Oil and gas commission adopts rules for well location
The Colorado Oil and Gas Conservation Commission on Monday finalized new rules to enhance collaboration and communication with local governments when a large-scale oil and gas facility is located in an urban area, such as near a residential neighborhood. There were dozens of minor changes, but here is the gist:
» The commission decided the definition of a large scale oil and gas facility in an urban area as a pad with eight wells, both vertical and lateral, and 4,000 barrels of oil storage on site, or essentially eight 500-barrel tanks. That size would trigger the consultation with a local government.
Citizen groups had sought to define that area as 45,000 feet of total drilling — half of what was originally proposed — and 2,000 barrels of oil storage at a site. The commission took out the drilling length to avoid confusion.
» The rules would require operators to notify local governments within 1,000 feet of the large development for the consultation. The rules would not allow the government to restrict the development. COGCC approval of a permit would be predicated on an operators’ agreement with a local government. If there were no agreement, the issue would go before the commission for a hearing.
» Nearby local governments, outside of the municipality in which a project is proposed, would not be given standing in the decision-making, though they would be notified if they were within that 1,000 feet.
Citizen groups had sought to send notifications to local governments within a mile of proposed developments. The groups also had request to notify residents within 1,500 feet of any proposed large urban drilling area. The state mandates notification of homeowners within 1,000 feet, but such notifications were not intended to be a part of this rule.
» The rules also would require operators to provide proof of their search for alternative sites, and reasons why those sites were not considered.
» Operators will have to notify surface owners of their intentions, and invite comment. Existing surface use agreements however, would be an exception to the rule to notify the landowner.
COGCC staff had originally approved a drilling limit, and one citizen group expanded on that, seeking a limit of 90 days for all drilling and completion operations at a well site, with a five-year grace period between drilling. Drilling times were taken out of the final rules, so that proposal wasn’t entertained.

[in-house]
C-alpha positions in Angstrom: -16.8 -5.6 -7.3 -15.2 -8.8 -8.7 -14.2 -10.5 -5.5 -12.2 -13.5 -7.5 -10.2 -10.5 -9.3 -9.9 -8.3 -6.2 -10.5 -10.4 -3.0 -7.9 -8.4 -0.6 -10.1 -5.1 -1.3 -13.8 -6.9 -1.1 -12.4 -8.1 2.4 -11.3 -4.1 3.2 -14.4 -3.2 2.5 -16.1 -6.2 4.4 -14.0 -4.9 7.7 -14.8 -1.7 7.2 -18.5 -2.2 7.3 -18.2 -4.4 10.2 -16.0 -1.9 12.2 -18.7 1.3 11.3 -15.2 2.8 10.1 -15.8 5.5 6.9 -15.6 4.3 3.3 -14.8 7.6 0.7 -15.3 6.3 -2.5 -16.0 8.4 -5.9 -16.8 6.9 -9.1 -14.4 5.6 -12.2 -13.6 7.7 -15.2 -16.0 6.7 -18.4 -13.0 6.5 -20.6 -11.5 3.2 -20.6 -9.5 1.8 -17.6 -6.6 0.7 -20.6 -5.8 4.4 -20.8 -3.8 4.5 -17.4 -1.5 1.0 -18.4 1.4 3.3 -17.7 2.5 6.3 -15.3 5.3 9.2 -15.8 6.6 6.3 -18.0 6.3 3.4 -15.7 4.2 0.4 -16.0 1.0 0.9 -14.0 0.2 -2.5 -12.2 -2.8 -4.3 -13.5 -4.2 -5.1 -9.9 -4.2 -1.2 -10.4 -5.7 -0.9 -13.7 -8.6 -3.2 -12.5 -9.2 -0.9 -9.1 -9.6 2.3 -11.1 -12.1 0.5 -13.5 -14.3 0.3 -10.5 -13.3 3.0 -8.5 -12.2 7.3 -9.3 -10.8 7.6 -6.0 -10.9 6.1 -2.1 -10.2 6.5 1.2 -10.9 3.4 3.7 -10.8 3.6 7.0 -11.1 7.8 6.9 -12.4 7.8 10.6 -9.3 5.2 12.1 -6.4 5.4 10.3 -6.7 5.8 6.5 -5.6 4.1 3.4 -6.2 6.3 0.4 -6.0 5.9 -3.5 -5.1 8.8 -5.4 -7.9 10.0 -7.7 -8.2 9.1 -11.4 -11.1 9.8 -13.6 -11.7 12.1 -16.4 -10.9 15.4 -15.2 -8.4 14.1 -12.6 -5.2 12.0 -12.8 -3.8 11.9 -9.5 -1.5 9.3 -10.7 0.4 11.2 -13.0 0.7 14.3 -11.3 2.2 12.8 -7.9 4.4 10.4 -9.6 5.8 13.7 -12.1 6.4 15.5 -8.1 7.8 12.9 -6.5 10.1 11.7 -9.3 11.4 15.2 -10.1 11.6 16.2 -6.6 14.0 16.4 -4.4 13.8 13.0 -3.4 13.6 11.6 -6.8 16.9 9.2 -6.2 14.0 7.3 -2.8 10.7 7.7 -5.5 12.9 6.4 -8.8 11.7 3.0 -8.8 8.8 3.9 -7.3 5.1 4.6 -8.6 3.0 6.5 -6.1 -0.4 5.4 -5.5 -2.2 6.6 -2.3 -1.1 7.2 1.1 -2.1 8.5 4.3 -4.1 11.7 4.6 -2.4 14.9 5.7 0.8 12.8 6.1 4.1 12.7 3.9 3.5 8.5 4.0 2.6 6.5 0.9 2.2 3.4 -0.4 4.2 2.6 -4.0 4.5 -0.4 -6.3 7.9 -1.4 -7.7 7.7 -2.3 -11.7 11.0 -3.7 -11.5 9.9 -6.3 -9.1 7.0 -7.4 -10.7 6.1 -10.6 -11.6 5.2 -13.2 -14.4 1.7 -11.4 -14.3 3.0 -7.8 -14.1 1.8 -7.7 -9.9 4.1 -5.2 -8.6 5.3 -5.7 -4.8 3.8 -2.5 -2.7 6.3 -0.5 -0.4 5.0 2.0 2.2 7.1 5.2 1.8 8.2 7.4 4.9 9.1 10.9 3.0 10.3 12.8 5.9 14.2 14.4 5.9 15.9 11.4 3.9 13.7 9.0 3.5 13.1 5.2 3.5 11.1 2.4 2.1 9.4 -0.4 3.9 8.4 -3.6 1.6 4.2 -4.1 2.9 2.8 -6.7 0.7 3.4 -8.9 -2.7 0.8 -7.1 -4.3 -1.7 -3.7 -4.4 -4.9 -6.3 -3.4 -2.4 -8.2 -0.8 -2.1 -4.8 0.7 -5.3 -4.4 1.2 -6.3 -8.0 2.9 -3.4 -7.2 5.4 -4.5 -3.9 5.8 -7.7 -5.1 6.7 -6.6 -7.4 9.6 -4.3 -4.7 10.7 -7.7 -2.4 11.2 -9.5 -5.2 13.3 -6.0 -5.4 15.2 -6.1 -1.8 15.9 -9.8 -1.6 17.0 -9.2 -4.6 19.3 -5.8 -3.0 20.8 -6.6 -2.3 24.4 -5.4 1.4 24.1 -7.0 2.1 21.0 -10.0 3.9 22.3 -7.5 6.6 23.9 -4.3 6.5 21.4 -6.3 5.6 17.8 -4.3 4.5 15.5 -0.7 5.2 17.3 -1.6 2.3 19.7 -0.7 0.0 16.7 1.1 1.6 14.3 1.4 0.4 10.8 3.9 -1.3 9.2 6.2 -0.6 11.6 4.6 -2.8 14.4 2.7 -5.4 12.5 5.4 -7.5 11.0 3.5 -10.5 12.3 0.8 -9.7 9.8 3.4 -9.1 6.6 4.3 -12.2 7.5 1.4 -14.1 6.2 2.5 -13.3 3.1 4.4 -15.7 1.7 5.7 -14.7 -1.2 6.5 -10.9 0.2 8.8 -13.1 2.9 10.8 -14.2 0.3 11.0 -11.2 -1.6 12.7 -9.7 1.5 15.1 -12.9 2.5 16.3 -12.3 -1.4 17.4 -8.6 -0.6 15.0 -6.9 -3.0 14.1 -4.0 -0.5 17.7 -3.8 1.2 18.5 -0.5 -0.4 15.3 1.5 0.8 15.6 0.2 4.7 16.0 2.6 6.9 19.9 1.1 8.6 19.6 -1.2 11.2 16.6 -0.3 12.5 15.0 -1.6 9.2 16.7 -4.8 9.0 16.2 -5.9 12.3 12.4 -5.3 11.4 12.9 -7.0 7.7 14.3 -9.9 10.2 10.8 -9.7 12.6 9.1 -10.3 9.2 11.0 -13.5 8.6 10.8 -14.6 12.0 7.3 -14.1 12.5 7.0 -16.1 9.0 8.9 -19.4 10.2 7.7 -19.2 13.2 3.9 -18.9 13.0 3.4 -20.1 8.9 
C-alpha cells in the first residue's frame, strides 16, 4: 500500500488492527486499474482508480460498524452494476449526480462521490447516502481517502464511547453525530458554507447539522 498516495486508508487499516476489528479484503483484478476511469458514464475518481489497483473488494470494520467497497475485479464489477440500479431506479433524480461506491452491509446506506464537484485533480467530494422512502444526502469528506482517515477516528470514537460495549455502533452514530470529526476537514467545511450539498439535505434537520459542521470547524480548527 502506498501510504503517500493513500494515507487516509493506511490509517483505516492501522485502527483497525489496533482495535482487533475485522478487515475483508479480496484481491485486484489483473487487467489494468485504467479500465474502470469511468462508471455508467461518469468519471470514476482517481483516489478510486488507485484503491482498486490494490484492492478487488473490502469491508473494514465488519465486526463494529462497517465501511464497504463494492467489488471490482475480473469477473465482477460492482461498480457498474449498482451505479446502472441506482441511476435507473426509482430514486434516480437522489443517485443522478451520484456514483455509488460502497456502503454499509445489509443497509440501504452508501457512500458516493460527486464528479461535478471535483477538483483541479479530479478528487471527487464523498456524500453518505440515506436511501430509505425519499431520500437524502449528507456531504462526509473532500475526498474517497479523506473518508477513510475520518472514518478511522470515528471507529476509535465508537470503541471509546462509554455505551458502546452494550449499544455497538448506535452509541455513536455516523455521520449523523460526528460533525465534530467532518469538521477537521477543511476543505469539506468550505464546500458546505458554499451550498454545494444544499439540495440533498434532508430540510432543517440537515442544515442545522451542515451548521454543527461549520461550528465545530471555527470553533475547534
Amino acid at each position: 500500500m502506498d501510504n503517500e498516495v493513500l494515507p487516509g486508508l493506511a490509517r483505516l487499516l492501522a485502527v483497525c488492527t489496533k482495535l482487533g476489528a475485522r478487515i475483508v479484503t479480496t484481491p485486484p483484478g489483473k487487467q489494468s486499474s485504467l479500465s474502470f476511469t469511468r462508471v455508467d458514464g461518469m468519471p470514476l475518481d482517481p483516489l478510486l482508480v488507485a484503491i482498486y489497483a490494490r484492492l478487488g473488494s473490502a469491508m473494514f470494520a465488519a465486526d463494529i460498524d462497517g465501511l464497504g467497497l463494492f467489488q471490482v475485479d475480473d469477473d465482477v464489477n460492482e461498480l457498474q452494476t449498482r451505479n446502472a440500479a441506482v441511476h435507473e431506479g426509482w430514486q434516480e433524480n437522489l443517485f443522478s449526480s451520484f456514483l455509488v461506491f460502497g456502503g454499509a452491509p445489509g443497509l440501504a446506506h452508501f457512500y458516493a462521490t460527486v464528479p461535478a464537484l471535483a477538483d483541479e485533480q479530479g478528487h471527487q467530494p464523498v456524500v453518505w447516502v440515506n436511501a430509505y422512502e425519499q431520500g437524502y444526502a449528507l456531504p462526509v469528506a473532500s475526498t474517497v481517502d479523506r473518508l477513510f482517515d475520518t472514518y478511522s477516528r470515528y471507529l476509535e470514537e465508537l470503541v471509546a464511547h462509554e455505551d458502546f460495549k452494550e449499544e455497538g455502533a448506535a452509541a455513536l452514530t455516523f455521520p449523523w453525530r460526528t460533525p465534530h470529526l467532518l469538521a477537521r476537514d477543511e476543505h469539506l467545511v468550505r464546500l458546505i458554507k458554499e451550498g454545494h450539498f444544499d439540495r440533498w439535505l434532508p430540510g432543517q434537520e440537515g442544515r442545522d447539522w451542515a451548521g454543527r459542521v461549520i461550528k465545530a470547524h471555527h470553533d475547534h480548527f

» Operators must register their five-year drilling plans with municipalities beginning May 1.
» The commission stopped short of requiring operators to detail plans for drilling within municipal growth areas, which some groups had suggested.
DENVER — To the chagrin of residents who wanted to eradicate oil and gas drilling from residential areas in Colorado, the state commission governing oil and gas on Monday adopted rules that regulators say will enhance a local government’s role in the location of oil and gas wells.
The Colorado Oil and Gas Conservation Commission decided on the size of an oil and gas facility that would trigger a consultation with a local government, and it approved a set of rules to determine when operators had to consult with local governments on siting of a large-scale oil and gas facility in urban areas. The rules were part of the directive by the Governor’s Oil and Gas Task Force, which wanted to craft rules to enhance local government involvement in large-scale oil and gas facilities in urban areas.
What the group didn’t do was draw a hard line — prohibiting all drilling from residential areas, which many resident and environmental groups had urged in the last few months.
Kirby Wynn, Garfield County oil and gas liaison, represented multiple Western Slope governments throughout the process. Wynn lauded the efforts.
“You’re as close as you’re going to get with these draft rules,” he said. “We believe the rules now do so in a manner that assures consultation process. There’s no such thing as perfect, but you did a pretty good job.”